A Review: Clockwork by Philip Pullman

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Clockwork is an eerily enjoyable tale that follows a series of events in and around a small German town. The themes of clocks and time are what drive the story and the events that follow, with the warning that once a story is wound up, it can not be stopped.

From the first page, I was immediately drawn into the story. The author does a great job blurring the lines of the real and unreal. I still believe I lack the understanding to unwrap to story completely, even after re-reading this, but what I can say is that enjoyed this haunting tale. I loved the descriptive language, and even though this was meant for children, there is something unsettling about the happenings in the story. Little details that would be off-putting to adults and I like that. I like the feeling of knowing there is real danger in store for the characters, raising the stakes on the consequences to be told.

clockworkOverall I really enjoyed re-reading this. I would give it a 5/5. I liked the characters, the dialog, the storytelling, and pacing.




Next up on my reading list is: Wandering City Blues by Jonny Lupsha


13 creatures emerged from the ocean, each over 1/4 mile tall. Then came a lethal fog that covered Earth’s surface. A small remnant of mankind built cities on the backs of those beasts and migrated up over the fog forever. 99 years later, Detective Leon Adler and his mysterious new partner Iris investigate a murder case that takes them halfway around the world to an extinction-level conspiracy. Can they survive the journey, chasing leads on massive skyscraper-perched birds and colonies of inbred cannibals, or will they succumb to the Wandering City Blues? (Summary is taken from Amazon)


***HALT: The section below contains spoilers***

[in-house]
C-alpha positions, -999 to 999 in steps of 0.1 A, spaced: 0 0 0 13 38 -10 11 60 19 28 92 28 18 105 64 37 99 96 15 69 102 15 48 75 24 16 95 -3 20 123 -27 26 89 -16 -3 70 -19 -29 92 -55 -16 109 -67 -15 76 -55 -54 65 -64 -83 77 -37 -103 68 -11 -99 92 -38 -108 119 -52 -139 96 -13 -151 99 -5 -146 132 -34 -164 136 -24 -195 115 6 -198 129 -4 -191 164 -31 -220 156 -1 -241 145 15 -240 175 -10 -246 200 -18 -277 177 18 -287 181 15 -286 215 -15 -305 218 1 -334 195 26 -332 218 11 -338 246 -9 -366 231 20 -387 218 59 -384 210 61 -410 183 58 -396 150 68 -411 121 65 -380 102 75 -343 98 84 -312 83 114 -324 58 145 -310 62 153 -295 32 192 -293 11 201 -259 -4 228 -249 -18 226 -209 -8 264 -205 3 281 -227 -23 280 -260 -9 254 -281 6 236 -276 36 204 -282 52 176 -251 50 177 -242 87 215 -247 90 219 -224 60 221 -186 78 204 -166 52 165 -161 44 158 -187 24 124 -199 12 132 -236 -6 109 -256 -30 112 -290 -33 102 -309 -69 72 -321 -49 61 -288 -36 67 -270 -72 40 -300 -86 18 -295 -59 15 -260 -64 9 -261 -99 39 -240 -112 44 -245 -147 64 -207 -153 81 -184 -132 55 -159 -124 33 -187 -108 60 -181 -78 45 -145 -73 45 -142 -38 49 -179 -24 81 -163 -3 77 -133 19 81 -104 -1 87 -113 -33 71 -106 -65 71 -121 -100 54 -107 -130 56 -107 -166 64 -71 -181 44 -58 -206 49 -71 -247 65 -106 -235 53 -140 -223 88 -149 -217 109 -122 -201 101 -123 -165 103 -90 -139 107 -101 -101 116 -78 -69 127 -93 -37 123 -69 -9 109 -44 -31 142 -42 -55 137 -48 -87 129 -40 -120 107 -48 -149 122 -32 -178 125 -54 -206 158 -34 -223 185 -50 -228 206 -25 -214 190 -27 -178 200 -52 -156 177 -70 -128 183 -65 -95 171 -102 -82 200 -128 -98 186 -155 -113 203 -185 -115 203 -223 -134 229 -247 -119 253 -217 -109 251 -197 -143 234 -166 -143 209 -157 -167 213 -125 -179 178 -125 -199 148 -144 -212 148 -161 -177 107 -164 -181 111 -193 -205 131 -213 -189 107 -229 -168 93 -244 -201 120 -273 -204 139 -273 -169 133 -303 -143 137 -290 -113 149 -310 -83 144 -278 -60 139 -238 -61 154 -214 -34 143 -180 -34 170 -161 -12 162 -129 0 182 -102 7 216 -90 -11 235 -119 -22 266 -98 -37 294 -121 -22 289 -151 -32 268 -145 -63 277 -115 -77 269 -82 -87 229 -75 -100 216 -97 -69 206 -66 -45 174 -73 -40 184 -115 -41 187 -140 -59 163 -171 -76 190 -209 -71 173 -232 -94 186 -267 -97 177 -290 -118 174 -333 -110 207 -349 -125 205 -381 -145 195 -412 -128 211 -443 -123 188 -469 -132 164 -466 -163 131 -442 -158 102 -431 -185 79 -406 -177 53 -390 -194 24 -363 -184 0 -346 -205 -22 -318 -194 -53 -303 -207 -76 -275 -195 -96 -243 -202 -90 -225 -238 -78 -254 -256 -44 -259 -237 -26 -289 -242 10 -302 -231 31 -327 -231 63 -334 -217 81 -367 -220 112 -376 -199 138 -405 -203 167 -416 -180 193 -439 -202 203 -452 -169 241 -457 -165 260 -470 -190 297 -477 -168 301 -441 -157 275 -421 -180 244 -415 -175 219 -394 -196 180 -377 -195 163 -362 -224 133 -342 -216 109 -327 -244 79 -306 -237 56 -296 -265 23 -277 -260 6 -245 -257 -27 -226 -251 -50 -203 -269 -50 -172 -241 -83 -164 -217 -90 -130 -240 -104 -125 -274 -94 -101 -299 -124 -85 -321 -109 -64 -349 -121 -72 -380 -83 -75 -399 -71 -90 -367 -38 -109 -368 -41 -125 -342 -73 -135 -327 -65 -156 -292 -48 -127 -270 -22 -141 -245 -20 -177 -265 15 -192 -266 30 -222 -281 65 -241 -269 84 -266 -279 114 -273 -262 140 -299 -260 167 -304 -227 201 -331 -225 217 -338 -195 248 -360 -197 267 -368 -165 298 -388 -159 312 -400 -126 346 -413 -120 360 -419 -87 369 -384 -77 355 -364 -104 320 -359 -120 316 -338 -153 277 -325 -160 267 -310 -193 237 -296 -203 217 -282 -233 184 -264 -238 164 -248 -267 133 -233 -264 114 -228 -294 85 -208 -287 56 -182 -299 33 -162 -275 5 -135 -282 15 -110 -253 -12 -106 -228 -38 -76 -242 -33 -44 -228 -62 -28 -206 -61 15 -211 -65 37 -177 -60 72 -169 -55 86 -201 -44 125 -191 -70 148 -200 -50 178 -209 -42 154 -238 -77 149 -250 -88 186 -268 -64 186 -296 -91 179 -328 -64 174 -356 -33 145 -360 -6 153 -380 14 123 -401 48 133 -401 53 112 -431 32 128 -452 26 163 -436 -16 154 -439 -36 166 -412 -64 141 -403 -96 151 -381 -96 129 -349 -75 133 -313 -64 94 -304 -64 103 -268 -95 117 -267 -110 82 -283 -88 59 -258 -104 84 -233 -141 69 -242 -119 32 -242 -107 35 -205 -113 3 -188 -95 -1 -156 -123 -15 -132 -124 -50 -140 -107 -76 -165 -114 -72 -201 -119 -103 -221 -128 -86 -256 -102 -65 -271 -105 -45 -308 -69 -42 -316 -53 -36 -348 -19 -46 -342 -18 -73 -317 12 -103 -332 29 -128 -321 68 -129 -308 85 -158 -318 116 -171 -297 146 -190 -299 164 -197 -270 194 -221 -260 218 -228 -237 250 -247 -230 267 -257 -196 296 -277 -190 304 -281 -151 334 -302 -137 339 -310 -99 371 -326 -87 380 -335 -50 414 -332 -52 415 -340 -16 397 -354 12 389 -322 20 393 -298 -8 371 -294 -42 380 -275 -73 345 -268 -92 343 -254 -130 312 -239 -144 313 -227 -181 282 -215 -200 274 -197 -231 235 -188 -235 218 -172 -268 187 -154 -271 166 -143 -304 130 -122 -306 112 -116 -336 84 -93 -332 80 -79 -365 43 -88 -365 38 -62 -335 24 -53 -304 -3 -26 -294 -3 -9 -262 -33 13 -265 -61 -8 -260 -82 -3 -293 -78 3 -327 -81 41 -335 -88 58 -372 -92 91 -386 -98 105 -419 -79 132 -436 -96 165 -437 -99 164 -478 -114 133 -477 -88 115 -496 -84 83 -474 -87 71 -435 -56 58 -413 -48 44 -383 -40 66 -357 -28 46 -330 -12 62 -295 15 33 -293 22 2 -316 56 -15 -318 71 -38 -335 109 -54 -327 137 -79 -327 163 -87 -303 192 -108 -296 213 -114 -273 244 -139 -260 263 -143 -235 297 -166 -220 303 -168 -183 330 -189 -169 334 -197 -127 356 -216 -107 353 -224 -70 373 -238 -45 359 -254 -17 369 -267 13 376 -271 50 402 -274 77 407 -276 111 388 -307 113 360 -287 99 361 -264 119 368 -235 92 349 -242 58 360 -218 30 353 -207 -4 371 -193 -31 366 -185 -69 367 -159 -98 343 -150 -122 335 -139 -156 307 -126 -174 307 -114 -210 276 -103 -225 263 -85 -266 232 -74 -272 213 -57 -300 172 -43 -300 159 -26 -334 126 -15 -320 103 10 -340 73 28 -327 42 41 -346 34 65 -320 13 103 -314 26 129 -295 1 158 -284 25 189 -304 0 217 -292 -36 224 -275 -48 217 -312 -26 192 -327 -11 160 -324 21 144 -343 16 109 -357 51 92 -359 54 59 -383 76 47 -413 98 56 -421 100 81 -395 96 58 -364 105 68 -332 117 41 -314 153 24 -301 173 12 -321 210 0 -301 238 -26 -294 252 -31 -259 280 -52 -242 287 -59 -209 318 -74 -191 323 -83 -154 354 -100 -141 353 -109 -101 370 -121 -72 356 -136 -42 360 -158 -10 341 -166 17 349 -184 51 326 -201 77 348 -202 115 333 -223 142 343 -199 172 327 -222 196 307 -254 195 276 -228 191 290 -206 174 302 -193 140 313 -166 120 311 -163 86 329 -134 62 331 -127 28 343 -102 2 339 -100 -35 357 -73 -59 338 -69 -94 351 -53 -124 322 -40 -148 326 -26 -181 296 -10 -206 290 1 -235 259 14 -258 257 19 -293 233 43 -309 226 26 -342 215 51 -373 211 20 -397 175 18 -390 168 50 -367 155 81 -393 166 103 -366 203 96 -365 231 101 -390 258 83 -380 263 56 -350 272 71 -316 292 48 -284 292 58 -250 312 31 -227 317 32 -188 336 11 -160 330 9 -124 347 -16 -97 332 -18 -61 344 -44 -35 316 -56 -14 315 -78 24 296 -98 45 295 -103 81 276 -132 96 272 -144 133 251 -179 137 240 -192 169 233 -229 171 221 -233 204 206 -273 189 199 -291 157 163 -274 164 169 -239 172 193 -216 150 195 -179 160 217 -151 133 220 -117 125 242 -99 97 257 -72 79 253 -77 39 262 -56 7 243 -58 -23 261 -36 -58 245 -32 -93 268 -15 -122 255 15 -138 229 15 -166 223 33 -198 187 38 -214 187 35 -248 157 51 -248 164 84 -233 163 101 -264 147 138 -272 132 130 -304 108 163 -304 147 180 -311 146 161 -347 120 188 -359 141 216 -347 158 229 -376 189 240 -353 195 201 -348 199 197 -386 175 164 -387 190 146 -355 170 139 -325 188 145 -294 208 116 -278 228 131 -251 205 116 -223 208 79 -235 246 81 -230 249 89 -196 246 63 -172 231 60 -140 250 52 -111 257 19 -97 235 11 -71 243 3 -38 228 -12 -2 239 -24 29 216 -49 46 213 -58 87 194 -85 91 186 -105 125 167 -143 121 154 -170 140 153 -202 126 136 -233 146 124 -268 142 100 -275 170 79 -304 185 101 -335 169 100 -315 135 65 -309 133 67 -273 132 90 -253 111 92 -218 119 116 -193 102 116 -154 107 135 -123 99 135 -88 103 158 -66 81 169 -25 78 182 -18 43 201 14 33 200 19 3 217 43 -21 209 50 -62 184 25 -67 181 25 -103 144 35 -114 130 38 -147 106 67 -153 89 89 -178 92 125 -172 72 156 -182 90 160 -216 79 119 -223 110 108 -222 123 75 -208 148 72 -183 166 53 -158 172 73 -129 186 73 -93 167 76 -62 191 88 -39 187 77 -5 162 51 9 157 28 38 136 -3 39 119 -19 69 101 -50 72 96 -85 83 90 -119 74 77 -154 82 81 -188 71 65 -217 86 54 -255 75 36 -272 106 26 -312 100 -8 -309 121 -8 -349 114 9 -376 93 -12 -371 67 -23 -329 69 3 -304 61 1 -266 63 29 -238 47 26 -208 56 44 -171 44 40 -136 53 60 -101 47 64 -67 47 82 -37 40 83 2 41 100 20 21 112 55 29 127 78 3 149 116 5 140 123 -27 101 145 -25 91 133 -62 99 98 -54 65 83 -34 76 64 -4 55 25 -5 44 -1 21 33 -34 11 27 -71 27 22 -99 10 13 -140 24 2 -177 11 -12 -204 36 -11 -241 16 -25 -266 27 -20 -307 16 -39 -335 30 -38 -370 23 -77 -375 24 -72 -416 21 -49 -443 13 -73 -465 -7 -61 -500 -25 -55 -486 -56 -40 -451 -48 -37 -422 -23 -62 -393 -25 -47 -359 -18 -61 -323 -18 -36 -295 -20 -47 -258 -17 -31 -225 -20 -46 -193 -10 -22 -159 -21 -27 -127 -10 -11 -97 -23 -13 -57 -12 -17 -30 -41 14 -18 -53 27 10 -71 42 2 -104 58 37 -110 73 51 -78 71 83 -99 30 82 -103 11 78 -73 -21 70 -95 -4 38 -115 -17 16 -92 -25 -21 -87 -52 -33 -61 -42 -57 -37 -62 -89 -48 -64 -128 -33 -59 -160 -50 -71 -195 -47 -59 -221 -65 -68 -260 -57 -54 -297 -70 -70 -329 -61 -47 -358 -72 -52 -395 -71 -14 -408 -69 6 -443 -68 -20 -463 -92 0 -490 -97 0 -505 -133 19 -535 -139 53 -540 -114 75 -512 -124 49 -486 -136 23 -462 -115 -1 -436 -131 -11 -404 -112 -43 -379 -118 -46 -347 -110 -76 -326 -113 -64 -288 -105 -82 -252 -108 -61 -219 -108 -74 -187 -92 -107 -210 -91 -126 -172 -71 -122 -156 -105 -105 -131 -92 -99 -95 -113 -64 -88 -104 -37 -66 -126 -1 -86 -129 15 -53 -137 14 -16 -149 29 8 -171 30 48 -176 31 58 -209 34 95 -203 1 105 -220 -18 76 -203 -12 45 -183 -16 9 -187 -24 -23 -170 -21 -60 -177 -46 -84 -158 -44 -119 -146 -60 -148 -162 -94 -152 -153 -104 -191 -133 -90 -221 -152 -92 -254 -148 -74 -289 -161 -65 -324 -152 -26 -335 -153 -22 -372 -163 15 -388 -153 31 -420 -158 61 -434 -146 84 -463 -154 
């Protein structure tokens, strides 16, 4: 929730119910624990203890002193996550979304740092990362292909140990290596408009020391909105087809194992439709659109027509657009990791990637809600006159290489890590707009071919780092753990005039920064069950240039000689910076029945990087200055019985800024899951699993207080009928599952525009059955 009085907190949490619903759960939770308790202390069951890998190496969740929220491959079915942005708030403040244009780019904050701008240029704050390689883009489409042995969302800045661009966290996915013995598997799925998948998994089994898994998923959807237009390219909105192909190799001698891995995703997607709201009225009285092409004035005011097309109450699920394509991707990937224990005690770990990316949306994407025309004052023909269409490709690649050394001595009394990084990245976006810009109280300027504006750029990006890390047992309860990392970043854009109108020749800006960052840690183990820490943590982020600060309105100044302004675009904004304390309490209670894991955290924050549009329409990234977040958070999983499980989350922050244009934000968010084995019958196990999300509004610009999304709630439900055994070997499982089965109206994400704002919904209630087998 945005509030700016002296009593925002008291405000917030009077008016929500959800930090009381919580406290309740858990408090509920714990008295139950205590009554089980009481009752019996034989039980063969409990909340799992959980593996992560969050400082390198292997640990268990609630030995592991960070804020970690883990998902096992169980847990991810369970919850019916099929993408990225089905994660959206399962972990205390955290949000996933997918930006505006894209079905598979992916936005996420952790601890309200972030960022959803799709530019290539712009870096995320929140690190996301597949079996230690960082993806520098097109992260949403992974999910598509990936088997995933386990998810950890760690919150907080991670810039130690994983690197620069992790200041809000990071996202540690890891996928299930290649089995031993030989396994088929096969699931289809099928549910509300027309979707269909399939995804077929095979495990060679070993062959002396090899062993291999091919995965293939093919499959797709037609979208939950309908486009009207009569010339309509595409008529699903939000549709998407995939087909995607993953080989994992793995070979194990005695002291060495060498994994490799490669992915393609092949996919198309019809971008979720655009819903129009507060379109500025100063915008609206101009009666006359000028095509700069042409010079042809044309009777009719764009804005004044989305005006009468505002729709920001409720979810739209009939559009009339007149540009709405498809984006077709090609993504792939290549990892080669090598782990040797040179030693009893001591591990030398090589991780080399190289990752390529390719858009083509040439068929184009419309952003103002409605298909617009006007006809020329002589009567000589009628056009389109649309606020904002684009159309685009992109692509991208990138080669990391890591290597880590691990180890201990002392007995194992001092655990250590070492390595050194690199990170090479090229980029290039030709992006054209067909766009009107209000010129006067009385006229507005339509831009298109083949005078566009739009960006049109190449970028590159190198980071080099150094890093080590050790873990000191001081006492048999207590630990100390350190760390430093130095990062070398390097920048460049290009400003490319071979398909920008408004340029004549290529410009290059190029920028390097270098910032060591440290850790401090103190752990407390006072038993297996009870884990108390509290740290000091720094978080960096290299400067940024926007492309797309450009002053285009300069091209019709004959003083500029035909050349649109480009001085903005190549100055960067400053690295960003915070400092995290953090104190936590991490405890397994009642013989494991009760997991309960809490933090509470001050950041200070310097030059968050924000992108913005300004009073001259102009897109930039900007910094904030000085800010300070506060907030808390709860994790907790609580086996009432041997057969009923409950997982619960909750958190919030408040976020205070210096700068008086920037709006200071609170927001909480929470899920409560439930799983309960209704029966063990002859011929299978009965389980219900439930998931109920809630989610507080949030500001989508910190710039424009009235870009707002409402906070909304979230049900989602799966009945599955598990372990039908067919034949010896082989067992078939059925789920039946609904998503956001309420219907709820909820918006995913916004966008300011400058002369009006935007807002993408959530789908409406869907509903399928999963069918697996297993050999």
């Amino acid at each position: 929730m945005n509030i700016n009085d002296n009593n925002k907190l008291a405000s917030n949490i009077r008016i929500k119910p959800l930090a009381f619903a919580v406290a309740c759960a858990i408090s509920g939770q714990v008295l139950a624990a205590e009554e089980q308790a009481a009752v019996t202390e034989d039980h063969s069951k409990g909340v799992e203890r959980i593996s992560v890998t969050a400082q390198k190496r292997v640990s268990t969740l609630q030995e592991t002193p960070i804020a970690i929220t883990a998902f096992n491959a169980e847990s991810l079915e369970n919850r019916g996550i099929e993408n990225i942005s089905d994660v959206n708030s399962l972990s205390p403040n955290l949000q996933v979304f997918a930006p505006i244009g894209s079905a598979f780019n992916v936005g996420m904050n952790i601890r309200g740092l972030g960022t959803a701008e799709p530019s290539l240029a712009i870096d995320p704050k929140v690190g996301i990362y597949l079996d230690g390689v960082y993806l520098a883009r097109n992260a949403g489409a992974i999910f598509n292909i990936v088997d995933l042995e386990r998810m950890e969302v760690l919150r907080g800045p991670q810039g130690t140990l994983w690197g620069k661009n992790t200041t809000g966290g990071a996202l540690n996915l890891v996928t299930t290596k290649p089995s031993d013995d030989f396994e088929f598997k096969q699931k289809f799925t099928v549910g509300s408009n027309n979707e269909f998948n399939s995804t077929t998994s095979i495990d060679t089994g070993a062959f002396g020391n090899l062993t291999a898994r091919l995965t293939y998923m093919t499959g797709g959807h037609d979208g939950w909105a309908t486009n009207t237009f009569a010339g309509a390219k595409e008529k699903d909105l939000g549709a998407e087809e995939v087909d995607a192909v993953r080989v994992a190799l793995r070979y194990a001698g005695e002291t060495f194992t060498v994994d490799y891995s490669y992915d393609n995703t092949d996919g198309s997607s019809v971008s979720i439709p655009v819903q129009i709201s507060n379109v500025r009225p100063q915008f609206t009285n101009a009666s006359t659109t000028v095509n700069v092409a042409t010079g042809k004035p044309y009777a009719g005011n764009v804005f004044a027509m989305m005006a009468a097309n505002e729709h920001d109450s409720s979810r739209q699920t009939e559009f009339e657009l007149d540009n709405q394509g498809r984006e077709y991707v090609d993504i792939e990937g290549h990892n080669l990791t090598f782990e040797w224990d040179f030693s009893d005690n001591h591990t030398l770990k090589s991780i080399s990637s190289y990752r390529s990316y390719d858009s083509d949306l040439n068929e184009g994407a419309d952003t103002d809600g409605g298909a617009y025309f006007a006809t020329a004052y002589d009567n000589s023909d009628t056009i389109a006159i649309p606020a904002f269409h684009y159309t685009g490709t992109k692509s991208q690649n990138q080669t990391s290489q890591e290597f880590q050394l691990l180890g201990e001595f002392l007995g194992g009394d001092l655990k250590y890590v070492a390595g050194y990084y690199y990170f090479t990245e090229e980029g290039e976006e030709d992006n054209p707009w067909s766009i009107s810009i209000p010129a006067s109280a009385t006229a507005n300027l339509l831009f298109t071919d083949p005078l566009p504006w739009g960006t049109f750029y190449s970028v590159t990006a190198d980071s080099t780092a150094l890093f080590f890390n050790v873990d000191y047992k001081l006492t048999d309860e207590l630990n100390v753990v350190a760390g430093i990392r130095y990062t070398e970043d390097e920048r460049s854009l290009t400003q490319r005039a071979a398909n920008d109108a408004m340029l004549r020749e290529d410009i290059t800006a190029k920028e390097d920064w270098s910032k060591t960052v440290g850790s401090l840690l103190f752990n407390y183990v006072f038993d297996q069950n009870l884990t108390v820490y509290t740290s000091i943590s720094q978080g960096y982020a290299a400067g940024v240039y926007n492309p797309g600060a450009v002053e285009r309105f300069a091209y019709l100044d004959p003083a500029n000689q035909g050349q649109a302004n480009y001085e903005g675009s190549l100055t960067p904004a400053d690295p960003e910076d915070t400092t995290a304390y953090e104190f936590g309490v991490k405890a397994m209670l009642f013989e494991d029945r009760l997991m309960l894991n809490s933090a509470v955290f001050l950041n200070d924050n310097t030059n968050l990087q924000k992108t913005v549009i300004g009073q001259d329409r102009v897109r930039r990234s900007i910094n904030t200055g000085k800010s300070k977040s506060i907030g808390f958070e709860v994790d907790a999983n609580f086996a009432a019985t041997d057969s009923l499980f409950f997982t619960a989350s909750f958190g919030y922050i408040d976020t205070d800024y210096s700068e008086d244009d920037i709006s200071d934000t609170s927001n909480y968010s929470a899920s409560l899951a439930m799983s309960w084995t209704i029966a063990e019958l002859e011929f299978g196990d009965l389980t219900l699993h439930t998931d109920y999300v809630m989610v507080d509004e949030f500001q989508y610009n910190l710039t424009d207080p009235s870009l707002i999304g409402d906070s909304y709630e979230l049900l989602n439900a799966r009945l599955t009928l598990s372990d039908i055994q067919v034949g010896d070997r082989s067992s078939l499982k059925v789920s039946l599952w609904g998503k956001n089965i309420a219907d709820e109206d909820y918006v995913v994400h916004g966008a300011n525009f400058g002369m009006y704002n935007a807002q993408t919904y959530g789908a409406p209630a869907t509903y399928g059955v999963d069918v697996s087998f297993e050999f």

***Read at your own risk***

Closing Thoughts and Discussion.

I think I need further clarification on the end. Dr. Kalmenius said to Prince Otto in order to save your son you must give a heart that must also be kept. It was my understanding that true love would save the child, yet Dr. Kalmenius took Prince Otto’s heart anyways. I understand Prince Otto’s impatient nature robbed him of further understanding on the matter, but does that mean Princess Mariposa never loved her son? Was Gretl the only one who truly loved Florian?

Something else I found humorous in the story was when Herr Ringelmann opened up Sir Ironsoul, he found nothing but rusted and mismatched parts. Could this be a reflection of Karl’s character? He was lazy, and thus the figure that slew him bore his trades. The figure was sloppy and not well put together, so truly this was the work of Karl. That’s funny to me.

ALSO and this is a biggy, how and who regulates these wishes? First Fritz wished for an ending, then Karl a figure and was Prince Otto and family even real or does the wish maker combine wishes?


Feel free to chime in, I’d love to hear your thoughts.


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